Details- Adding Relay Boards

Ribbon Cable Connections:

Now, for connecting the relay board hardware to the IO Pi Plus board. As for cables and connectors, I bought 20-wire ribbon cable locally. From Amazon. I bought “Antrader 20 Sets 2.54mm Pitch Connector FC-20 Pin Straight IDC Box Headers Connector Box Headers Female Connector”, 20 of ‘em for $7.00+, pictured above. The thinking, here, is that I have to mate up a 20-wire ribbon cable with two 10-pin relay boards, so I can use two 20-socket box headers separated along the ribbon cable, plug one on the relay board pins with the upper row , and plug the other relay board’s pins with the other header’s lower row. …make sense? …more about that later.

Allow plenty of room between connectors along the ribbon cable for being able to bridge the gap between cards. Just make sure you plug the upper row of one connector on one board and the lower row of the other connector on the other board. After testing, you can block the lower row of sockets on one and the upper on the other with a hot glue gun, but don’t do it until you’ve tested everything and make sure that the cables work. They might not work on the first try if you’re fumble-fingered like me.

For the relay boards, I bought four 8-SPDT relay boards from Robot Shop Inc, “8 Channel 5V Relay Shield Module,” code RB-Suf-19 manufactured by SunFounder, $48 total, and two DPDT 4-relay boards, “ELECTRONICS-SALON Four DPDT Signal Relay Module Board, 5V version” from Amazon for $20.00. The 8-relay boards accept 10-pin sockets, as described above. The DPDT boards accept only bare wire for screw-terminal connections, so you have to separate and strip out the ends of that ribbon cable. I suppose I could have done the same with the 8-relay boards and soldered female sockets on the ends, but that’s a lot of work. At the planning stage, I wanted a clean installation. As a fallback position, I could have gone with soldering female individual sockets, or else wire-wrapped and soldered directly to the pins. Testing will tell! As you will see, fortunately mine worked fine.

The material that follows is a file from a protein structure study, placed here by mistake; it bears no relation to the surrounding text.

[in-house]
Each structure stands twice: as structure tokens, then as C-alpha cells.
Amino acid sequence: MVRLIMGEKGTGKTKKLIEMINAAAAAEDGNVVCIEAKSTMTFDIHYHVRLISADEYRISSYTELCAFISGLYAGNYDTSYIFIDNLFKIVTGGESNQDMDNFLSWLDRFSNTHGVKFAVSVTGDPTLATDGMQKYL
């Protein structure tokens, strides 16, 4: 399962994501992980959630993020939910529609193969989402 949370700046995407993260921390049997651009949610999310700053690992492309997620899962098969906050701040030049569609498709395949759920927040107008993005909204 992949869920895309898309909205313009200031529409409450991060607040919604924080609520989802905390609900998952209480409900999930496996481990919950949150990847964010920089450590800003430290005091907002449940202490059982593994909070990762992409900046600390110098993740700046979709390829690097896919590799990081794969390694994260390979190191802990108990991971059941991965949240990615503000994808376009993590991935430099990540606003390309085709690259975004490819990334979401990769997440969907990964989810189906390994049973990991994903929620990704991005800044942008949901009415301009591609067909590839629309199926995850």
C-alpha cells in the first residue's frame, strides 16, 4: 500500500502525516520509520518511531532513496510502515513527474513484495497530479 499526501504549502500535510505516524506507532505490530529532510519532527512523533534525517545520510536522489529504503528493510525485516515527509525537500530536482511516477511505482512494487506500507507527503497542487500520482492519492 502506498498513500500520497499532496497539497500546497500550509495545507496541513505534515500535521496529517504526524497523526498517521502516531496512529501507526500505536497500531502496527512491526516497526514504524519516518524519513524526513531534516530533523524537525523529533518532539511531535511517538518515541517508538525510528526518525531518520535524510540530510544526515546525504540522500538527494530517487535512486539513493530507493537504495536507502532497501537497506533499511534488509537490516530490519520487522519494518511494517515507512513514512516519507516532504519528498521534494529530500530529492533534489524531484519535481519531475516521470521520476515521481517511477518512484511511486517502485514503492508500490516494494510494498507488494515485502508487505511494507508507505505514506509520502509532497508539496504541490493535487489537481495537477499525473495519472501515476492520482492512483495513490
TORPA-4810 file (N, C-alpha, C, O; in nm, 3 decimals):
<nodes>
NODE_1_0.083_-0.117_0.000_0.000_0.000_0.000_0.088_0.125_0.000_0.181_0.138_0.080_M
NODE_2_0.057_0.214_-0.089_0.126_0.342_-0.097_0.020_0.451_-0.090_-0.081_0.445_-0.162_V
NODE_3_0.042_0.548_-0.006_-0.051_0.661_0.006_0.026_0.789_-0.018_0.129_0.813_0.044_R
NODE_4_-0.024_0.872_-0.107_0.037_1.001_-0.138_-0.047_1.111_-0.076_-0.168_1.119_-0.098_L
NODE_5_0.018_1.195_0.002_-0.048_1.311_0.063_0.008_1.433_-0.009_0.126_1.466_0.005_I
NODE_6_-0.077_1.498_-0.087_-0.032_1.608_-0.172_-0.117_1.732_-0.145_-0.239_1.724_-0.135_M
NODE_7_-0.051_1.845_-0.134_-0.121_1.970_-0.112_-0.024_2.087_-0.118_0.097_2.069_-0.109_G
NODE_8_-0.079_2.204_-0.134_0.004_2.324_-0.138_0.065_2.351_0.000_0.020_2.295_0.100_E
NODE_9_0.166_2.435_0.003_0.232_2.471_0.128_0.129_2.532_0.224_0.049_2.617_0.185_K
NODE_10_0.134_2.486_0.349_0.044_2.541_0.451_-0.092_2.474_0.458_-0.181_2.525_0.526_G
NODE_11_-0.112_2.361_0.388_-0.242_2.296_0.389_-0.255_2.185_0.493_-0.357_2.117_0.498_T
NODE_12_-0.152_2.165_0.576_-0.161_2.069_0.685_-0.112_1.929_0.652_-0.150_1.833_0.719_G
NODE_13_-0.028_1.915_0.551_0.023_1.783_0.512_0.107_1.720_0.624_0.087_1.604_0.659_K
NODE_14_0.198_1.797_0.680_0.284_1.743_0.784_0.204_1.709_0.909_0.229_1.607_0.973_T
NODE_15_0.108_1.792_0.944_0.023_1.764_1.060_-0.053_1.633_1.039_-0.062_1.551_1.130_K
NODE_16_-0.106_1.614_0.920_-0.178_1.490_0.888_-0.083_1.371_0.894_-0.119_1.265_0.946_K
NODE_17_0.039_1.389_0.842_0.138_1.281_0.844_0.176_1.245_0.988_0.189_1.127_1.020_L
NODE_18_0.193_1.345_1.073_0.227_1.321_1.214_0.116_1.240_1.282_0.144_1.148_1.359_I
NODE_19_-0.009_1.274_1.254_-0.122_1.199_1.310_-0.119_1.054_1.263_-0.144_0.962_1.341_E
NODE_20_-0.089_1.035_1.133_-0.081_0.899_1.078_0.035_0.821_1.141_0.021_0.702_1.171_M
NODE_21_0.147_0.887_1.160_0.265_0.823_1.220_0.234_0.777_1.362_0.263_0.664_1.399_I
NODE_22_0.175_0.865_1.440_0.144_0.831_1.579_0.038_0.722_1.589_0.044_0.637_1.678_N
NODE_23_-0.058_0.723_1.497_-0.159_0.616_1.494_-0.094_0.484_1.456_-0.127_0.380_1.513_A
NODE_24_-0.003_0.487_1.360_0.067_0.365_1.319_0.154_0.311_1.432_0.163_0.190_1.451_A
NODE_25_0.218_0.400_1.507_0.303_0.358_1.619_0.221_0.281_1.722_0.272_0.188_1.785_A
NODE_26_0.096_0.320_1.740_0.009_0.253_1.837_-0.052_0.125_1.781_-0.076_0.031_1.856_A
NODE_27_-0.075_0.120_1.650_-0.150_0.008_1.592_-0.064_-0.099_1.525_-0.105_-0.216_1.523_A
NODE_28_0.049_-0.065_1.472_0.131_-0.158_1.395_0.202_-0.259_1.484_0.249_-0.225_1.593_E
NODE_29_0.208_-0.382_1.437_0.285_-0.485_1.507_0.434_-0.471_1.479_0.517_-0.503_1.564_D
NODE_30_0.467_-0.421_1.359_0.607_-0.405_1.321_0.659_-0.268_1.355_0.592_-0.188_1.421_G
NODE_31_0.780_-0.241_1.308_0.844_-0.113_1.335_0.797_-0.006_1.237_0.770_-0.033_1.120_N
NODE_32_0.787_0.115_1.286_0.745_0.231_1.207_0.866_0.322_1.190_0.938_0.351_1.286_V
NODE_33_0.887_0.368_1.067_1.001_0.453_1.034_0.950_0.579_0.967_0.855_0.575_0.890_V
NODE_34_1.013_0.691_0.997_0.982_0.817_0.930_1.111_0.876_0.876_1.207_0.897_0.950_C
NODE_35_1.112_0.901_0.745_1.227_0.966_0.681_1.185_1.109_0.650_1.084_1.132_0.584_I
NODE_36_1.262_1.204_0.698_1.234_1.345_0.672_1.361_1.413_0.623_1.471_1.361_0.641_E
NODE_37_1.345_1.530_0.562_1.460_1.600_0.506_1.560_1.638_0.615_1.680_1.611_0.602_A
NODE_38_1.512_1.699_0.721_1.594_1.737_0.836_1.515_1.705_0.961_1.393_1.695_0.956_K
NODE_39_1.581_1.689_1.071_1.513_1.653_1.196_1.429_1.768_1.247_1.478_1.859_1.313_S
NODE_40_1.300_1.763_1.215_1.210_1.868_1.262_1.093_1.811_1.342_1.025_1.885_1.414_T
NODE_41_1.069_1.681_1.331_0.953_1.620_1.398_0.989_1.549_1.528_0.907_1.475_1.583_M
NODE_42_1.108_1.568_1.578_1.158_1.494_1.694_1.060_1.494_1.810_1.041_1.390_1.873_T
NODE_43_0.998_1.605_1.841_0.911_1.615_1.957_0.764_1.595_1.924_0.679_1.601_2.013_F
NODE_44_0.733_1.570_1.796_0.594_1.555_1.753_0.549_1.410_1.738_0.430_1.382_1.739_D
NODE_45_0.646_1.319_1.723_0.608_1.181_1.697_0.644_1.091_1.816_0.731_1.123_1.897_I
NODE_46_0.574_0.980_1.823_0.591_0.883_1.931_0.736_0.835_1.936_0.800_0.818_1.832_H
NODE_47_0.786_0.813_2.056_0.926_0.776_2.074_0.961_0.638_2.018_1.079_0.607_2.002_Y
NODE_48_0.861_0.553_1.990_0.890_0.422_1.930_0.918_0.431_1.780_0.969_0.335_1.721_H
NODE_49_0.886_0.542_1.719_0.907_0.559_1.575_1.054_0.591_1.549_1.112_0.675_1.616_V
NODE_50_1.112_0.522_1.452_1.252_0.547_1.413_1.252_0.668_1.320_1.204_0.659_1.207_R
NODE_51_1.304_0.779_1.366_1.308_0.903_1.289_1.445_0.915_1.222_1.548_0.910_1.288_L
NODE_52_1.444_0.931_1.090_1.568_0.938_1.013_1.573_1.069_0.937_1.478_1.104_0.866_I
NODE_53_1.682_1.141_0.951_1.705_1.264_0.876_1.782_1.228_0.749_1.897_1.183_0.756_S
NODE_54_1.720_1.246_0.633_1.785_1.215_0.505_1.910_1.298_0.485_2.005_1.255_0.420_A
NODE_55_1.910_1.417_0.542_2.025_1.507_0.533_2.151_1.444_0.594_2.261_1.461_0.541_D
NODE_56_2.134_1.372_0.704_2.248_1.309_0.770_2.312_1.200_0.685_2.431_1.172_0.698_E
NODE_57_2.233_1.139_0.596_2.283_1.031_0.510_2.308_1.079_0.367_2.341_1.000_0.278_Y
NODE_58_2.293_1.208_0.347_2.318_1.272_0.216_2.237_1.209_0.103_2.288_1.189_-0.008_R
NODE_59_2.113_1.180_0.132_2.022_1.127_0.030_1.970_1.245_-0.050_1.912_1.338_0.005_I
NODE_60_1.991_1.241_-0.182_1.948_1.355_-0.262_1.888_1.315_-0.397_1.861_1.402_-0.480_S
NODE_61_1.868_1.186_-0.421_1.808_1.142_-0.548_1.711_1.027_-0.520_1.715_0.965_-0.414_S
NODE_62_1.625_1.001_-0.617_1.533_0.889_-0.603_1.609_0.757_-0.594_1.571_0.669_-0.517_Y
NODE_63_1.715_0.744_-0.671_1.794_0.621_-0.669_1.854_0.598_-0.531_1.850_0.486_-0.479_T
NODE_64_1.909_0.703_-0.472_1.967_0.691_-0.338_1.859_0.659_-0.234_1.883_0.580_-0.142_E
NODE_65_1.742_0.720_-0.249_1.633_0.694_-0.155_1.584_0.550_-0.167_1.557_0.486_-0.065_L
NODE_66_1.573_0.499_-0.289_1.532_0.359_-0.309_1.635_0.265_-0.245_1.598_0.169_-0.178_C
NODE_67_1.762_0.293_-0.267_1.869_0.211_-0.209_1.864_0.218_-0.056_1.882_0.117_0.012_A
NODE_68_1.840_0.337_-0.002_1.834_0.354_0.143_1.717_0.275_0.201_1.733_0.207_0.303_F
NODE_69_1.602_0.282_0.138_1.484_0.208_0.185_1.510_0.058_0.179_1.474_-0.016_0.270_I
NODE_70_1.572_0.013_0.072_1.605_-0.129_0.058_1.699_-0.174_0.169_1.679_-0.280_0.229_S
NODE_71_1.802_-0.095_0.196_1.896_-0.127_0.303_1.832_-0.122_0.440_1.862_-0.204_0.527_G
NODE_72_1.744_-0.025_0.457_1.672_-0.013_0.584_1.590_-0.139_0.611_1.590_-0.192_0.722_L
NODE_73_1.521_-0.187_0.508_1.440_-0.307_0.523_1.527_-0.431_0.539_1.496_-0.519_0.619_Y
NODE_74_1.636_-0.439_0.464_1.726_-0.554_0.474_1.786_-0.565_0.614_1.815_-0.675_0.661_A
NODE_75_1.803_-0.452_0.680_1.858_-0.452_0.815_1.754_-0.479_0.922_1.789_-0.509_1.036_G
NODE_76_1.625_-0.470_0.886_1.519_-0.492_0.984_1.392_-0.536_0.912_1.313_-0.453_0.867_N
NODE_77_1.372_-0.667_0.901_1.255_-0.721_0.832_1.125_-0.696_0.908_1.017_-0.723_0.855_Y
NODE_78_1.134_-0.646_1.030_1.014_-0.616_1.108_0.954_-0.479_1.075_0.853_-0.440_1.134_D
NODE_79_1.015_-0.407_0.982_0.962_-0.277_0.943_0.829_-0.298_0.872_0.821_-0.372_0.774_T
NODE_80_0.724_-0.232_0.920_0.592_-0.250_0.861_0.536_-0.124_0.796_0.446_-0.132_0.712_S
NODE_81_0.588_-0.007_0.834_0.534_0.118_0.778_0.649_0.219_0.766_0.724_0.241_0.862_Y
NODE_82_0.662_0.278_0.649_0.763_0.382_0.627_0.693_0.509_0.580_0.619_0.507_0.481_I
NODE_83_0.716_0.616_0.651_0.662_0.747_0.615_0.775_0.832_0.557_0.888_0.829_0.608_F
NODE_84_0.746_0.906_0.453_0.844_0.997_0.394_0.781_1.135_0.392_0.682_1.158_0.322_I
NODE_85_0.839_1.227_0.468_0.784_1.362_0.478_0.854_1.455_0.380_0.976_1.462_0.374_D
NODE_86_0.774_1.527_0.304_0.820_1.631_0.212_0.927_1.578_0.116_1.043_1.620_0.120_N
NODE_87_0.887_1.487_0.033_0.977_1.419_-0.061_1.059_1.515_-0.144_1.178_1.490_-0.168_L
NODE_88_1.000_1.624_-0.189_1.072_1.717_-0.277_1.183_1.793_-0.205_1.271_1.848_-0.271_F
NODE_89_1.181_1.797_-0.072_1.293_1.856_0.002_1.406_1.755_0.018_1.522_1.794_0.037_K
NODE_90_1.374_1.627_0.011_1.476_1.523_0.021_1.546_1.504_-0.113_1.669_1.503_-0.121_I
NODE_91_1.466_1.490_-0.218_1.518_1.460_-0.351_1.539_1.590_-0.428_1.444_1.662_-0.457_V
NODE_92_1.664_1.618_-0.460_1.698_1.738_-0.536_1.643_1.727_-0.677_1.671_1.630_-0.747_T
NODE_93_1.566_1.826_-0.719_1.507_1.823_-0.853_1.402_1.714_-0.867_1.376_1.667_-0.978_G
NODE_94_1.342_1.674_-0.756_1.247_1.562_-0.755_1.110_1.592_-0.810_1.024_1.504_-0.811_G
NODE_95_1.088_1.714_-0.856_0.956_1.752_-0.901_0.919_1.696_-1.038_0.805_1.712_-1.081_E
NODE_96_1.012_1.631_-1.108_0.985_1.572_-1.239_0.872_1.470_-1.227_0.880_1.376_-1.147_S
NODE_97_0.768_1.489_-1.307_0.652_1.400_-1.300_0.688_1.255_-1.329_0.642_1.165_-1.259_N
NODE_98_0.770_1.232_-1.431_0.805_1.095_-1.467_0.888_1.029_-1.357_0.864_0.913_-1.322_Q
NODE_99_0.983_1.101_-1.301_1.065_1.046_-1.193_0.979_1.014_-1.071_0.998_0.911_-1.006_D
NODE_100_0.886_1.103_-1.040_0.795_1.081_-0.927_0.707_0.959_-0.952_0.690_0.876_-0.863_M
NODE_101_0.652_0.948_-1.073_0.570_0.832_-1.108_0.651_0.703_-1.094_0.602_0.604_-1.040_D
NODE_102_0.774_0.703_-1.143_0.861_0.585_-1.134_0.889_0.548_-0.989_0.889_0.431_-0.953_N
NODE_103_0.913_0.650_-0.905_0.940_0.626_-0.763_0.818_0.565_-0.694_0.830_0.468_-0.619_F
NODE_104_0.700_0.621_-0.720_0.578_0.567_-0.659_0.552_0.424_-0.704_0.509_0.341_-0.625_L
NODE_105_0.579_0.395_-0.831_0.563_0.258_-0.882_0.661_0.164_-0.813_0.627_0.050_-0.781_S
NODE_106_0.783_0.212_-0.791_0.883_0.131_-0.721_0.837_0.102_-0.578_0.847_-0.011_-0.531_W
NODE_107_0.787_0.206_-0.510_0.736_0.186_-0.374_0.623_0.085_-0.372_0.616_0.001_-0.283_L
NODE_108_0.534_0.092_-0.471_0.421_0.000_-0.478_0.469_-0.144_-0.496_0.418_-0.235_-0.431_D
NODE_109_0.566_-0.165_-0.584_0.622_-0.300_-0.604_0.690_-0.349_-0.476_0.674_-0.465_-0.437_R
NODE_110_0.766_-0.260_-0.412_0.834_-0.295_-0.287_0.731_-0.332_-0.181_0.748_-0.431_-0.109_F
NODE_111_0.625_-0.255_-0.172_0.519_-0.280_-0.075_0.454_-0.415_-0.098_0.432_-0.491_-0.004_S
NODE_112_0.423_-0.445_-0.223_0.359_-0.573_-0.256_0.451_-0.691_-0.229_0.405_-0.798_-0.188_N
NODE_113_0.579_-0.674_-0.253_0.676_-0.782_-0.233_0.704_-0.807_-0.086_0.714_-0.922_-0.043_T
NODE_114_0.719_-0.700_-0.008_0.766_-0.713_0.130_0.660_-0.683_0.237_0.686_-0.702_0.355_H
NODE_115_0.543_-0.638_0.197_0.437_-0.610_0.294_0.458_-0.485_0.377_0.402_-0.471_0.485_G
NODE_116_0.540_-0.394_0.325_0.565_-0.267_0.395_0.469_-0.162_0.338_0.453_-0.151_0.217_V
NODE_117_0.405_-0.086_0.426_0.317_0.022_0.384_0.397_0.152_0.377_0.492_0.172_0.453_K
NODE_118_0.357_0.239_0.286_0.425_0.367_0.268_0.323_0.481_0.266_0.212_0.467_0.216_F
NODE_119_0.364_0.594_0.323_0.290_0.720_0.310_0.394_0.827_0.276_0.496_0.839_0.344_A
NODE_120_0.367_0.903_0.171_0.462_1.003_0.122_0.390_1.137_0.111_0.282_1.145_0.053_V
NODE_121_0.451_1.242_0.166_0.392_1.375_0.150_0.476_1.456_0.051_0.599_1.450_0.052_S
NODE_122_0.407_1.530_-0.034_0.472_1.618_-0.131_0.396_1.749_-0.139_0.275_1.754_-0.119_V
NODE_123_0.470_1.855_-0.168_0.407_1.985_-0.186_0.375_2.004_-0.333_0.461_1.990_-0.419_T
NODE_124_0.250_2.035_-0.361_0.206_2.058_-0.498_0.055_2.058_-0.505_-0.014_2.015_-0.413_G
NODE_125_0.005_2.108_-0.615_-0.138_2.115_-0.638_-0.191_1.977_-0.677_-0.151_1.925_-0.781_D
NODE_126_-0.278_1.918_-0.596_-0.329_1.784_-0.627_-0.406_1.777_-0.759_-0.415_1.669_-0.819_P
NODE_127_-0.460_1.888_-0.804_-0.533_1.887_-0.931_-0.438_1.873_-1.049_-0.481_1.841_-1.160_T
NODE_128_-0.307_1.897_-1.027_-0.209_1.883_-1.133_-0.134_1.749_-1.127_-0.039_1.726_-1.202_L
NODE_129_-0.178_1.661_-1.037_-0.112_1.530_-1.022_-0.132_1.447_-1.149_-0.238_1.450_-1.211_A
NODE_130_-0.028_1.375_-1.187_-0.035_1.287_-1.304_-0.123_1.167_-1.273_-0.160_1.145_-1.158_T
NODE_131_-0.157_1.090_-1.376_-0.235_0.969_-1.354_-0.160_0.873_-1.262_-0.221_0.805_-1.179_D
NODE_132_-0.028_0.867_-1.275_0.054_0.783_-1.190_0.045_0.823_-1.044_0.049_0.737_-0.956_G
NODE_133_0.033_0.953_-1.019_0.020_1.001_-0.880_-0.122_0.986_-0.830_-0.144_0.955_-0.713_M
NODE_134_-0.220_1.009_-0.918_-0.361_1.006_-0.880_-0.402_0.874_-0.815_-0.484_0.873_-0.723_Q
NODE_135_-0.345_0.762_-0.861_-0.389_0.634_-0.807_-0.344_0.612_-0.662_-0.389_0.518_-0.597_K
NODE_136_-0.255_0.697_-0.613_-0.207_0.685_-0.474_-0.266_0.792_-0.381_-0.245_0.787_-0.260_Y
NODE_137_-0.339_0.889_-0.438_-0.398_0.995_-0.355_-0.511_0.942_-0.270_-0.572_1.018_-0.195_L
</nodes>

8-relay SPDT Board. 4-relay DPDT Board

<- 8-SPDT Relay Board ^^-4-DPDT Relay Board

Now for a complicating factor. Have a look at the pin layout on the Pi HAT, at AB Electronics’ website: where, if you scroll down a bit, you can look at the mechanical drawing which lists the pin-outs. Note that, on a 20-wire ribbon cable, the left two wires are +5VDC and GND, and the right two are interrupts IA and IB. On my 8-relay boards, the 10-pin connections are +5VDC on one side, GND on the other side, and eight input pins marked “IN1” through “IN8” between them. Clearly, if you just slap the things in without making changes, neither of the 10-socket two-row female connectors will line up right! You must do a tiny bit of surgery, as follows.

IO Pi Plus 2.1 Ribbon Cable pin layout (facing card electronics)

IO Pi Plus 2.1 pin layout (facing card edge)


20-pin header layout (side facing IO Pi Plus)

20-pin header layout (side facing Relay cards)

The four wires, +5VDC/GND/IA/IB, are clipped between these two headers. On the relay card side, power and ground connections are soldered to the two left wires and the two right wires, and each pair is twisted together as listed below.

Both 20-pin headers layout (facing relay card edge)

20-pin header layout (facing relay card electronics)

Both 8-Relay Boards pin layout (facing card edge)

Both 8-Relay Boards pin layout (facing card electronics)